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D. Pedro. The former Hero! Hero that is dead!
Bene. Soft and fair, friar.—Which is Beatrice?
No, no more than reason.
No, no more than reason. Beat. Why, then my cousin, Margaret, and Ursula, Are much deceiv'd; for they did sware you did.
Bene. They swore that you were almost sick for me.
love me? Beat. No, truly, but in friendly recompense. Leon. Come, cousin, I am sure you love the gentle
Claud. And I'll be sworn upon't, that he loves her;
For here's a paper, written in his hand,
And here's another,
Bene. A miracle! here's our own hands against our hearts !--Come, I will have thee; but, by this light, I take thee for pity.
Beat. I would not deny you; but, by this good day, I yield upon great persuasion; and, partly, to save your life, for I was told you were in a consumption, • Bene. Peace, I will stop your mouth.
[Kissing her. D. Pedro. How dost thou, Benedick the married
man ? Bene. I'll tell thee what, prince; a college of witcrackers cannot fout me out of my humour: Dost thou think, I care for a satire, or an epigram? No: if a man will be beaten with brains, he shall wear nothing handsome about him: In brief, since I do propose to marry, I will think nothing to any purpose that the world can say against it;
and therefore never flout at me for what I have said against it; for man is a giddy thing, and this is my conclusion.-For thy part, Claudio, I did think to have beaten thee; but in that' thou art like to be my kinsman, live unbruised, and love my cousin.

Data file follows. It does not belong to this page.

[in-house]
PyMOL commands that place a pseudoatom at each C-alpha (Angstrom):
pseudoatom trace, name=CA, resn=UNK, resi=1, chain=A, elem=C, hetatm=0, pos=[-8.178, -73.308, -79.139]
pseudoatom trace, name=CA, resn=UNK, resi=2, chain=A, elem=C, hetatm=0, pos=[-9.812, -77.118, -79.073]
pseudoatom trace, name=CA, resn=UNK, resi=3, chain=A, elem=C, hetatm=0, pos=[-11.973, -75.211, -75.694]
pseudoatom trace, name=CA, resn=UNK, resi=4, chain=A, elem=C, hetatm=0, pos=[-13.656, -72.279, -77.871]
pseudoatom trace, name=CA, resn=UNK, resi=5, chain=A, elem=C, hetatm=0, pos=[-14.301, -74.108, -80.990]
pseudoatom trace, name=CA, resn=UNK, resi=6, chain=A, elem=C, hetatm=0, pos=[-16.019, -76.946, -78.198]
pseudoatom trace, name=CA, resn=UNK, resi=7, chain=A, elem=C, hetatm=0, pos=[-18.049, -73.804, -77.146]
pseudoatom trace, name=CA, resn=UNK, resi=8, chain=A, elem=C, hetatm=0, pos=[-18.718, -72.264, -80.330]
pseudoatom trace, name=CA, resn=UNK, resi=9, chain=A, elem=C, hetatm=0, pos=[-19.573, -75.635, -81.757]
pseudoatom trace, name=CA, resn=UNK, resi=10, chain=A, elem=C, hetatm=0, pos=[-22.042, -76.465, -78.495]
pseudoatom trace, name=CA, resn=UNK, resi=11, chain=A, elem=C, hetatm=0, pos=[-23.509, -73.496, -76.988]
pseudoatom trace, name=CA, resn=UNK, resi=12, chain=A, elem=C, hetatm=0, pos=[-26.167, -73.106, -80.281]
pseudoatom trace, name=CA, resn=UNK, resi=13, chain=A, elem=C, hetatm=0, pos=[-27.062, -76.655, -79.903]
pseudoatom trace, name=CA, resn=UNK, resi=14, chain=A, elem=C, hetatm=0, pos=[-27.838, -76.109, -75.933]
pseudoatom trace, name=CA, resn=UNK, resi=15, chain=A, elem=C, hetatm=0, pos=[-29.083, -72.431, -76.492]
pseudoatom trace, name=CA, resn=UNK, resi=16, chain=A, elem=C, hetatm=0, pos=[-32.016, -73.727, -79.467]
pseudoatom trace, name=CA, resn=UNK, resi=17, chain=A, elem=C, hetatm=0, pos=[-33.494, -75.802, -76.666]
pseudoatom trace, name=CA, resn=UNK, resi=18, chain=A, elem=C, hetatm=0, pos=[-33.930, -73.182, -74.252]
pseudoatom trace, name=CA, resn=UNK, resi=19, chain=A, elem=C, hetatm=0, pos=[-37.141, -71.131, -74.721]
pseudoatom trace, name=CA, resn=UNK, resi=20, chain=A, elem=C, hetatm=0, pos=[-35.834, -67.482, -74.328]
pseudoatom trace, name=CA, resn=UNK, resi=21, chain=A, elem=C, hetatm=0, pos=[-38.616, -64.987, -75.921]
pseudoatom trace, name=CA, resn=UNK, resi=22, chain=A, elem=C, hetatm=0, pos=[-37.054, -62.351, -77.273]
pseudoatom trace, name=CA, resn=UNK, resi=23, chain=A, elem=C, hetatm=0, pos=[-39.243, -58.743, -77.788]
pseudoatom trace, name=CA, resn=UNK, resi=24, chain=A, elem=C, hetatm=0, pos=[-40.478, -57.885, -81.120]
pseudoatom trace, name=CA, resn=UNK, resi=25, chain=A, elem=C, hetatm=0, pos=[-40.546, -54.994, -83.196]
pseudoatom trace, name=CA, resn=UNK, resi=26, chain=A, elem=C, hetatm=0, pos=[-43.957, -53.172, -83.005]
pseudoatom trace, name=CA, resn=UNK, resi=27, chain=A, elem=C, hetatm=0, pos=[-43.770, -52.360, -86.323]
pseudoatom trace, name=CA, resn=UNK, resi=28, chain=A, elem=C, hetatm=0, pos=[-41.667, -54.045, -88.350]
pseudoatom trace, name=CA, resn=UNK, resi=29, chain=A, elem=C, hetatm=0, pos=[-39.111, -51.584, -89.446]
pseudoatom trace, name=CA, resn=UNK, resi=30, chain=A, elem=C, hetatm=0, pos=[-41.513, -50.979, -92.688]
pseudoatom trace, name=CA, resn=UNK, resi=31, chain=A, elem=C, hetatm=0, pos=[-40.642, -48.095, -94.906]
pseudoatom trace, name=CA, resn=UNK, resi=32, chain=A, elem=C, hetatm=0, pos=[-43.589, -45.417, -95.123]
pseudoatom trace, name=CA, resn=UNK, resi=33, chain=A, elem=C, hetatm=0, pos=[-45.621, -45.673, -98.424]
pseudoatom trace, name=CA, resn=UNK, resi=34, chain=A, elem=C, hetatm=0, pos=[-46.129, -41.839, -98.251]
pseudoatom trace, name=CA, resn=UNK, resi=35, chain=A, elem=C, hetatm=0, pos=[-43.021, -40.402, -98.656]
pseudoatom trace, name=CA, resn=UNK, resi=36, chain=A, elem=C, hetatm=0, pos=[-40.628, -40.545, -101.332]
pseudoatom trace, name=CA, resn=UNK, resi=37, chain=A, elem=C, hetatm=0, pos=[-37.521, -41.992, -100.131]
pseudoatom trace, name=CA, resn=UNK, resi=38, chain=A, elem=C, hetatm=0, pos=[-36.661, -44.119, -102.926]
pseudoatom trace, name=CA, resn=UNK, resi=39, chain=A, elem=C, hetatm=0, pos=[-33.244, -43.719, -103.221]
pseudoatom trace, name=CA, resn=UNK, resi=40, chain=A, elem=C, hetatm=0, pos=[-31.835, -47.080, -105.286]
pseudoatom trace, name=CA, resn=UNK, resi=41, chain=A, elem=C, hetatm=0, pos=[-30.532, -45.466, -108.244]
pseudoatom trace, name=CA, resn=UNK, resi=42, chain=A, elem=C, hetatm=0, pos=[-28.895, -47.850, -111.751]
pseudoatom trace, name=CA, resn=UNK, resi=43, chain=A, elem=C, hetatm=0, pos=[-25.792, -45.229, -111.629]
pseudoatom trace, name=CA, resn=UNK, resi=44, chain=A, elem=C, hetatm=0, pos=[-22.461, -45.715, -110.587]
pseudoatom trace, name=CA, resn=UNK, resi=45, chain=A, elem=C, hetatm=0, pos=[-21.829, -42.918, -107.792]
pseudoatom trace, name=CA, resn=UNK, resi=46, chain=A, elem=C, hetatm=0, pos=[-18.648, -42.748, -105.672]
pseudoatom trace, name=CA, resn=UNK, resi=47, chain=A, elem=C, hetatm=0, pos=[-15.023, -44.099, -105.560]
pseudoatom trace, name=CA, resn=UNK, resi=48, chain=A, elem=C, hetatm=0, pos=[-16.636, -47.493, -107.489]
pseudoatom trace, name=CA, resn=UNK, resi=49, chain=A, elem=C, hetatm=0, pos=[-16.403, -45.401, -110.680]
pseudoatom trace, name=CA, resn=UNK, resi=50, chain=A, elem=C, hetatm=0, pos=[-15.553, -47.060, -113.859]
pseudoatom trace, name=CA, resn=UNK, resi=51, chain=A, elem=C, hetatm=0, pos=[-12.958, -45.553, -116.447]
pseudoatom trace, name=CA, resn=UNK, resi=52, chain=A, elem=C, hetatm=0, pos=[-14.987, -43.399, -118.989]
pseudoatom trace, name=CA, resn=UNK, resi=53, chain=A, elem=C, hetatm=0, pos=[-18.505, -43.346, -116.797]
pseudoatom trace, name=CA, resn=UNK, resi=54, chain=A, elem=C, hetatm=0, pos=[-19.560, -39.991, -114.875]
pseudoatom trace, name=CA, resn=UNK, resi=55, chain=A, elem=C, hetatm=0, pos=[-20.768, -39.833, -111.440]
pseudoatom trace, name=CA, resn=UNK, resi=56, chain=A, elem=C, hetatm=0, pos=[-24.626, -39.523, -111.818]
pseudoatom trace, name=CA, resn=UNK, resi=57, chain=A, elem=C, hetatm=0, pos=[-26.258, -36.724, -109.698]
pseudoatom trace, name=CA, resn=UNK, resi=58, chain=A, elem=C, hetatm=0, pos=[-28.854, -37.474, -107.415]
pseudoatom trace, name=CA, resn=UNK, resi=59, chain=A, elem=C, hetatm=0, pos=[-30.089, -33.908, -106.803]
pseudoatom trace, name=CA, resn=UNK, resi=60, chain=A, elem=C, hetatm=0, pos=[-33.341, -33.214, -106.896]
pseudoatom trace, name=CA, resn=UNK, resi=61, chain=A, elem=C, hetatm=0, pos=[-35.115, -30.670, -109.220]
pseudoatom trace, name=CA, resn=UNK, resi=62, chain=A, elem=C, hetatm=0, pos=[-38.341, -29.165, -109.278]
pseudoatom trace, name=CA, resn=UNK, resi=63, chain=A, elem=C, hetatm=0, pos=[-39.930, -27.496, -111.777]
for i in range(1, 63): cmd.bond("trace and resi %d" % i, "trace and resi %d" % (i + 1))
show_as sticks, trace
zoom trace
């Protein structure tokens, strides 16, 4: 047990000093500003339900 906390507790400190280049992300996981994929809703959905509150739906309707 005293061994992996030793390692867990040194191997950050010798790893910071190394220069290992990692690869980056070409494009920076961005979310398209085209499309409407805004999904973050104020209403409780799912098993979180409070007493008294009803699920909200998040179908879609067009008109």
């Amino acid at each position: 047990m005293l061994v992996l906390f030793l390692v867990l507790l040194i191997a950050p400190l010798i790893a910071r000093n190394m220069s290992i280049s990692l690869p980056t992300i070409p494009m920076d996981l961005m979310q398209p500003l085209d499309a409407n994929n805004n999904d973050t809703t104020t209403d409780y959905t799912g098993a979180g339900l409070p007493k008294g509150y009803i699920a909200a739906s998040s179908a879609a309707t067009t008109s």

Claud. I had well hoped, thou wouldst have denied Beatrice, that I might have cudgelled thee out of thy
single life, to make thee a double dealer; which, out of question, thou wilt be, if my cousin do not look exceeding narrowly to thee.
Bene. Come, come, we are friends :-let's have a dance ere we are married, that we may lighten our own hearts, and our wives' heels.
Leon. We'll have dancing afterwards.
Bene. First, o' my word; therefore, play, musick.Prince, thou art sad; get thee a wife, get thee a wife: there is no staff more reverend than one tipped with horn.
Enter a Messenger. Mess. My lord, your brother John is ta'en in flight, And brought with armed men back to Messina.
Bene. Think not on him till to-morrow, I'll devise thee brave punishments for him.-Strike up, pipers.
This play may be jusliy said to contain two of the most sprightly characters that Shakspeare ever drew. The wit, the humourist, the gentleman, and the soldier, are combined in Benedick. It is to be lamented, indeed, that the first and most splendid of these distinctions, is disgraced by unnecessary profaneness ; for the goodness of his heart is hardly sufficient to atone for the licence of his tongue. The too sarcastic levity, which flashes out in the conversation of Beatrice, may be excused on account of the steadiness and friendship so apparent in her behaviour, when she urges her lover to risque his life by a challenge to Claudio. In the conduct of the fable, however, there is an imperfection similar to that which Dr. Johnson has pointed out in The Merry Wives of Windsor :---the second contrivance is less ingenious than the first ;-or, to speak more plainly, the same incident is be
come stale by repetition. I wish some other method had been found to entrap Beatrice, then that very one which before had been successfully practised on Benedick.
Much Ado about Nothing, (as I understand from one of Mr. Vertue's MSS.) formerly passed under the title of Benedick and Beatrix. Heming the player received, on the 20th of May, 1613, the sum of forty pounds, and twenty pounds more as his Majesty's gratuity, for exhibiting six plays at Hampton Court, among which was this comedy.